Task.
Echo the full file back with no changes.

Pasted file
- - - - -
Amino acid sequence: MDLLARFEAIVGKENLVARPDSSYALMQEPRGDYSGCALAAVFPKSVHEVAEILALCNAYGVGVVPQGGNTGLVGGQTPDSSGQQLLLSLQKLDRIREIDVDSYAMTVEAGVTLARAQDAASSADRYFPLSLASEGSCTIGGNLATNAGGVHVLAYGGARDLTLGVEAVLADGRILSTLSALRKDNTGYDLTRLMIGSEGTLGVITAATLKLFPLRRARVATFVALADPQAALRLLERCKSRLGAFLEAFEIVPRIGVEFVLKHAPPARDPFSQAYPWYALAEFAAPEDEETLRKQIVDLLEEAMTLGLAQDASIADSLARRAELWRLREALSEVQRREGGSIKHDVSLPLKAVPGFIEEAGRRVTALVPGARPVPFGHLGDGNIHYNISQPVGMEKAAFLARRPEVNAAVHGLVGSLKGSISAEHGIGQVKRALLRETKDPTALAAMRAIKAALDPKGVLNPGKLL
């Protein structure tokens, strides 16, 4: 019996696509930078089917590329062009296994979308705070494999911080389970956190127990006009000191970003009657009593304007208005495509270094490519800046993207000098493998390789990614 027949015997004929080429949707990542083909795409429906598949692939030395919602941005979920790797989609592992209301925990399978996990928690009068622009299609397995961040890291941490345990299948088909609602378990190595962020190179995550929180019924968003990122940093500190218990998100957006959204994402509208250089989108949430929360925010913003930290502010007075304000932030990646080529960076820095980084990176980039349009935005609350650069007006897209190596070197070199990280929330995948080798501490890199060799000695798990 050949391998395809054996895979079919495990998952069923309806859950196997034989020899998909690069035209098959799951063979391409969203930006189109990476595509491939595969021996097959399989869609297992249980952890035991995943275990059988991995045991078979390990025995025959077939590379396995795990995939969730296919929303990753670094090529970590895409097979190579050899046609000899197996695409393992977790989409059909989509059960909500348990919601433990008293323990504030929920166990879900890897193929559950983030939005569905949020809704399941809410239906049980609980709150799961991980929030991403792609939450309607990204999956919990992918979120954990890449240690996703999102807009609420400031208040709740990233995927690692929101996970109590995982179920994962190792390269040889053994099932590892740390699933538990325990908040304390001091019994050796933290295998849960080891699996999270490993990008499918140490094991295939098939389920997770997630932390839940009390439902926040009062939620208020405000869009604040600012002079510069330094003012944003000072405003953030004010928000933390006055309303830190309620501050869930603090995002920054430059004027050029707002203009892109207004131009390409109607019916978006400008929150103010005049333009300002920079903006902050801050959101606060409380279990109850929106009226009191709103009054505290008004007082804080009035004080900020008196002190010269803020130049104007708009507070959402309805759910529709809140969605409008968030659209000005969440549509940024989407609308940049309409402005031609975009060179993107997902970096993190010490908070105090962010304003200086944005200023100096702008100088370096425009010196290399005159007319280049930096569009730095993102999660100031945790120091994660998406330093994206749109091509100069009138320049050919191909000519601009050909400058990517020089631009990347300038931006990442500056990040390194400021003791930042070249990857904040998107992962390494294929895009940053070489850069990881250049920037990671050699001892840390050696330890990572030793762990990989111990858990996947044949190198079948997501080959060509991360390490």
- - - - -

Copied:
Amino acid sequence: MDLLARFEAIVGKENLVARPDSSYALMQEPRGDYSGCALAAVFPKSVHEVAEILALCNAYGVGVVPQGGNTGLVGGQTPDSSGQQLLLSLQKLDRIREIDVDSYAMTVEAGVTLARAQDAASSADRYFPLSLASEGSCTIGGNLATNAGGVHVLAYGGARDLTLGVEAVLADGRILSTLSALRKDNTGYDLTRLMIGSEGTLGVITAATLKLFPLRRARVATFVALADPQAALRLLERCKSRLGAFLEAFEIVPRIGVEFVLKHAPPARDPFSQAYPWYALAEFAAPEDEETLRKQIVDLLEEAMTLGLAQDASIADSLARRAELWRLREALSEVQRREGGSIKHDVSLPLKAVPGFIEEAGRRVTALVPGARPVPFGHLGDGNIHYNISQPVGMEKAAFLARRPEVNAAVHGLVGSLKGSISAEHGIGQVKRALLRETKDPTALAAMRAIKAALDPKGVLNPGKLL
């Protein structure tokens, strides 16, 4: 019996696509930078089917590329062009296994979308705070494999911080389970956190127990006009000191970003009657009593304007208005495509270094490519800046993207000098493998390789990614 027949015997004929080429949707990542083909795409429906598949692939030395919602941005979920790797989609592992209301925990399978996990928690009068622009299609397995961040890291941490345990299948088909609602378990190595962020190179995550929180019924968003990122940093500190218990998100957006959204994402509208250089989108949430929360925010913003930290502010007075304000932030990646080529960076820095980084990176980039349009935005609350650069007006897209190596070197070199990280929330995948080798501490890199060799000695798990 050949391998395809054996895979079919495990998952069923309806859950196997034989020899998909690069035209098959799951063979391409969203930006189109990476595509491939595969021996097959399989869609297992249980952890035991995943275990059988991995045991078979390990025995025959077939590379396995795990995939969730296919929303990753670094090529970590895409097979190579050899046609000899197996695409393992977790989409059909989509059960909500348990919601433990008293323990504030929920166990879900890897193929559950983030939005569905949020809704399941809410239906049980609980709150799961991980929030991403792609939450309607990204999956919990992918979120954990890449240690996703999102807009609420400031208040709740990233995927690692929101996970109590995982179920994962190792390269040889053994099932590892740390699933538990325990908040304390001091019994050796933290295998849960080891699996999270490993990008499918140490094991295939098939389920997770997630932390839940009390439902926040009062939620208020405000869009604040600012002079510069330094003012944003000072405003953030004010928000933390006055309303830190309620501050869930603090995002920054430059004027050029707002203009892109207004131009390409109607019916978006400008929150103010005049333009300002920079903006902050801050959101606060409380279990109850929106009226009191709103009054505290008004007082804080009035004080900020008196002190010269803020130049104007708009507070959402309805759910529709809140969605409008968030659209000005969440549509940024989407609308940049309409402005031609975009060179993107997902970096993190010490908070105090962010304003200086944005200023100096702008100088370096425009010196290399005159007319280049930096569009730095993102999660100031945790120091994660998406330093994206749109091509100069009138320049050919191909000519601009050909400058990517020089631009990347300038931006990442500056990040390194400021003791930042070249990857904040998107992962390494294929895009940053070489850069990881250049920037990671050699001892840390050696330890990572030793762990990989111990858990996947044949190198079948997501080959060509991360390490």